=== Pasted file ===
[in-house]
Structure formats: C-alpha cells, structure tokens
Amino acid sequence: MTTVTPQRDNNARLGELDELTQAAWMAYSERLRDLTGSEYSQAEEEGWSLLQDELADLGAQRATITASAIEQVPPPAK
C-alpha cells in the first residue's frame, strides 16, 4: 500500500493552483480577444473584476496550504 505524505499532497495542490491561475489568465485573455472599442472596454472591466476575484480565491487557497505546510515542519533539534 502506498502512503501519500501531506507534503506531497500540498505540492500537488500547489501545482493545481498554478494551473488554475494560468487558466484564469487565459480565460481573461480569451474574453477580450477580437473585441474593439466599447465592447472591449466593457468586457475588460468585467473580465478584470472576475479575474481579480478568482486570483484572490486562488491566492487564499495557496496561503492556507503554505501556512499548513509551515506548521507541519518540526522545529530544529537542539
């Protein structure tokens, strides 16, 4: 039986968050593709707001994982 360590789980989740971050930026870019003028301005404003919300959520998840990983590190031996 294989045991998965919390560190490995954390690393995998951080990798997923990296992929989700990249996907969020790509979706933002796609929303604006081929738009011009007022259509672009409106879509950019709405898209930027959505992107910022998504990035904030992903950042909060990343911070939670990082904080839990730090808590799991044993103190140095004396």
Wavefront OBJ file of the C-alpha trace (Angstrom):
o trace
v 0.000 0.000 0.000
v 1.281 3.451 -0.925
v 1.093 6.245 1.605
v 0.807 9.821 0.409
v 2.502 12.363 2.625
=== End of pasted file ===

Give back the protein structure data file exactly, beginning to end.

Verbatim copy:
[in-house]
Structure formats: C-alpha cells, structure tokens
Amino acid sequence: MTTVTPQRDNNARLGELDELTQAAWMAYSERLRDLTGSEYSQAEEEGWSLLQDELADLGAQRATITASAIEQVPPPAK
C-alpha cells in the first residue's frame, strides 16, 4: 500500500493552483480577444473584476496550504 505524505499532497495542490491561475489568465485573455472599442472596454472591466476575484480565491487557497505546510515542519533539534 502506498502512503501519500501531506507534503506531497500540498505540492500537488500547489501545482493545481498554478494551473488554475494560468487558466484564469487565459480565460481573461480569451474574453477580450477580437473585441474593439466599447465592447472591449466593457468586457475588460468585467473580465478584470472576475479575474481579480478568482486570483484572490486562488491566492487564499495557496496561503492556507503554505501556512499548513509551515506548521507541519518540526522545529530544529537542539
């Protein structure tokens, strides 16, 4: 039986968050593709707001994982 360590789980989740971050930026870019003028301005404003919300959520998840990983590190031996 294989045991998965919390560190490995954390690393995998951080990798997923990296992929989700990249996907969020790509979706933002796609929303604006081929738009011009007022259509672009409106879509950019709405898209930027959505992107910022998504990035904030992903950042909060990343911070939670990082904080839990730090808590799991044993103190140095004396």
Wavefront OBJ file of the C-alpha trace (Angstrom):
o trace
v 0.000 0.000 0.000
v 1.281 3.451 -0.925
v 1.093 6.245 1.605
v 0.807 9.821 0.409
v 2.502 12.363 2.625